Posted by Editoress on 07/31/12
Today, the full Canadian track squad came to the velodrome for a training session, and held a brief post-session media scrum on the infield. Below are quotes from each of the Canadian track athletes.
Monique Sullivan - Women's Sprint and Keirin
The track we train at in LA is usually about 23C and this one is 28C now, and I expect it will be 30 by Saturday. It actually benefits us, because when it's hotter the air is thinner and there is less rolling resistance, so sometimes you need to use a bigger gear in competition than in training.
We do have a few tracks in Canada, but not an indoor 250 metre one, so the training is not quite the same. It's great that we have some [tracks] for development, but we are definitely lacking the facilities to move forward, and I think that's the next step to grow the sport in Canada.
They have a kids [cycling] program in Calgary, where I grew up, and they took us to the Glenmore track, and I just fell in love with it. If we could just get more kids and more people in general trying it out ... most people that try it, love it, but right now they just don't know it exists.
For me, it started when I was at the Olympic Oval; there were so many high level athletes there, that it really helps bridge the gap. Because as a young athlete, you see people on TV and it's a huge gap between where you are and where they are. So facilities like the Olympic Oval, where they have development and elite athletes together, you can see the steps, and you can see that they [elite athletes] are ordinary people who have put in extraordinary effort and have the support team around them.
For me as a kid, seeing Clara Hughes there when I was 14 years old was inspiring. I did some tests and did something like 600 watts, and she said to me 'that's great', and those are the sorts of things that inspired me.
Anna Meares has proven to be in a class of her own for the last while, she's putting down some very fast times, so she's the one to beat, I'd say. Victoria Pendleton is also definitely a force. The thing with the sprint is that you have to be careful not to read too much into [the flying 200 metre time trial], because some people are much smarter than they can show in the time trial.
I have a new bike, it's beautiful! I'm really excited about it. Most of us are on new bikes because there are regulations for logos, so my World Cup bike had too many logos on, but I lucked out and got a better model, and it's slightly smaller so it fits really nice. I'm pretty happy to have it.
Joseph Veloce - Keirin
Just graduated university and found out going to Olympics on same day.
It's been non-stop, haven't even really had a chance to think about it. As soon as I found out ... a couple of weeks later we were in Europe, so I haven't had time to wrap my head around everything that's gone on.
Joe Veloce on the London track for the first time
The track feels fast. The wood is really hard, and I think there are going to be some world records on race day. My times are faster than ever before, so I'm happy with the way it's been going. You can never complain about personal bests.
I didn't see myself as a contender [to go to the Olympics] when I first started, but two years ago, when we started going through the qualification process, I started to realize that it definitely was possible, and here we are today.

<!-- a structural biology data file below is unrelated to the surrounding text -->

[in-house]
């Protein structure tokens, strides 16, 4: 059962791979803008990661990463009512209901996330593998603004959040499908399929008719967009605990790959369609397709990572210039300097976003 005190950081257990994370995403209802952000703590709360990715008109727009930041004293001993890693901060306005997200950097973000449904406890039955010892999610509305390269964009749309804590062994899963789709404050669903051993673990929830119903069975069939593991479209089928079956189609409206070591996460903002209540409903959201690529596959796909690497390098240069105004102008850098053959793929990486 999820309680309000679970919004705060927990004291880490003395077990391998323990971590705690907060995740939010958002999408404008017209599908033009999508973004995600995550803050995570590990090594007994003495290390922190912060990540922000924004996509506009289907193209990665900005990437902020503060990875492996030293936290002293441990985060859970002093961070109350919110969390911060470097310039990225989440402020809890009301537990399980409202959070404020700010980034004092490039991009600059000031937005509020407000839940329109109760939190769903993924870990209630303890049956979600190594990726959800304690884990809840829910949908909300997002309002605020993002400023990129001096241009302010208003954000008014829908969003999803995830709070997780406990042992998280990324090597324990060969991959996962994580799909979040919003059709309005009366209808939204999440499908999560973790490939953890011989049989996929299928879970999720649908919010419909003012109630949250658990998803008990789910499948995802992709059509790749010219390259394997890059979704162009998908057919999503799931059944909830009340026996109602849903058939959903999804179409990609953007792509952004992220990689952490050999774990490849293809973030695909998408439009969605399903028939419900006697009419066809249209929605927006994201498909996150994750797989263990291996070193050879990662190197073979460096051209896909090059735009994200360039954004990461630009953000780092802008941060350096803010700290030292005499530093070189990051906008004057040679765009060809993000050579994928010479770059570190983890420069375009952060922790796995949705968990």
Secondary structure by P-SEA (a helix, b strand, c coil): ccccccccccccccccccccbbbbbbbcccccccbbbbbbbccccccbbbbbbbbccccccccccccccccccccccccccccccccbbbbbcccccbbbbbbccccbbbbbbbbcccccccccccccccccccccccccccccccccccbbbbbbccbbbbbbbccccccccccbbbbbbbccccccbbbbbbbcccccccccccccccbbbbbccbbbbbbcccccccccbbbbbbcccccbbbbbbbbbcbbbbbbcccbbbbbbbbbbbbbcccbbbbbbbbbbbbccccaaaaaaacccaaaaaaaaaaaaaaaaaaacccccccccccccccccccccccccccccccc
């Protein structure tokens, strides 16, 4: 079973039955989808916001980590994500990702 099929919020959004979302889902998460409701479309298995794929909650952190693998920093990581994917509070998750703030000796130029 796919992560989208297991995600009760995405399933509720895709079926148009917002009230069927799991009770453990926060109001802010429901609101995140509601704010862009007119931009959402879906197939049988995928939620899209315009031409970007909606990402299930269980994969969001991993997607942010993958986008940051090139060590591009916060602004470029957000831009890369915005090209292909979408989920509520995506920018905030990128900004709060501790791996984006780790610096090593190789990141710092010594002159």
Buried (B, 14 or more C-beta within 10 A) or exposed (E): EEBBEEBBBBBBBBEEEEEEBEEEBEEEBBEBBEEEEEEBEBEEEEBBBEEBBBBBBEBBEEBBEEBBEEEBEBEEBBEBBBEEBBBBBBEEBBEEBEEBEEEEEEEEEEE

Switching to Keirin from Team Sprint?
There's a lot of crossover, obviously. In the Team Sprint my main role was second man, so that involves a start, and a longish effort of two laps. So, it's pretty similar to a Keirin, with the long acceleration and then a sustained effort for two laps. It is transferring over well.
I'm definitely not one of the biggest sprinters out there, so I've got to be ready to be aggressive, and not take any guff from any of the other sprinters that are going to try and push me out of the way.
Jasmin Glaesser - Team Pursuit
The Canadian team was riding faster than the world record pace in training.
The track's really fast, and we're running a little bit faster than at the test event, which is a confidence boost, so I think everybody is going to do some fast times. I think anything other than a medal is going to be a disappointment here. We've prepared for a long time, and we're just so motivated to go faster.
Jasmin Glaesser at the front
I loved racing here for the test event ... the crowd had such an appreciation for the sport, which you don't find all around the world. It's so exciting to have people cheering and supportive.
The Canadian team staged and trained in Apledoorn, Netherlands
It was great to be able to go away as a group and focus on training, not worry about all the outside stimulus that you find in the Olympic Village. But it's great to be here now and be part of things with Team Canada. We're all really excited, and there's a good momentum.
Tara Whitten - Team Pursuit, Omnium
We're really happy with how our training has gone, and how our team is coming together. All the teams are going well, and we're expecting some incredible competition. I love this track; it feels so smooth, and so easy to generate speed, and I'm really comfortable here. Judging from the temperature, it's really going to be quick.
Will doing Team Pursuit affect Omnium performance?
Well, most of the top contenders are also doing the Team Pursuit first and, in a way, I think it's good to have a race first to get the jitters out, and then really focus on the Omnium.
How to simulate training for so many events in Omnium?
It's always a challenge to simulate that in training. But it also makes training a lot more interesting, because there is always something you have to work on, and it's always different every day, so I really enjoy it.
Overall, it's an endurance event. For me, I find that when I'm aerobically fit, the speed is there. It's a balancing act of taking advantage of your strengths, but trying to minimize your weaknesses. For me, I know which events I can count on, and I never want to lose those ones as my strengths, even when I'm trying to pull up the other events. I've had my best results in the Individual Pursuit and the Elimination.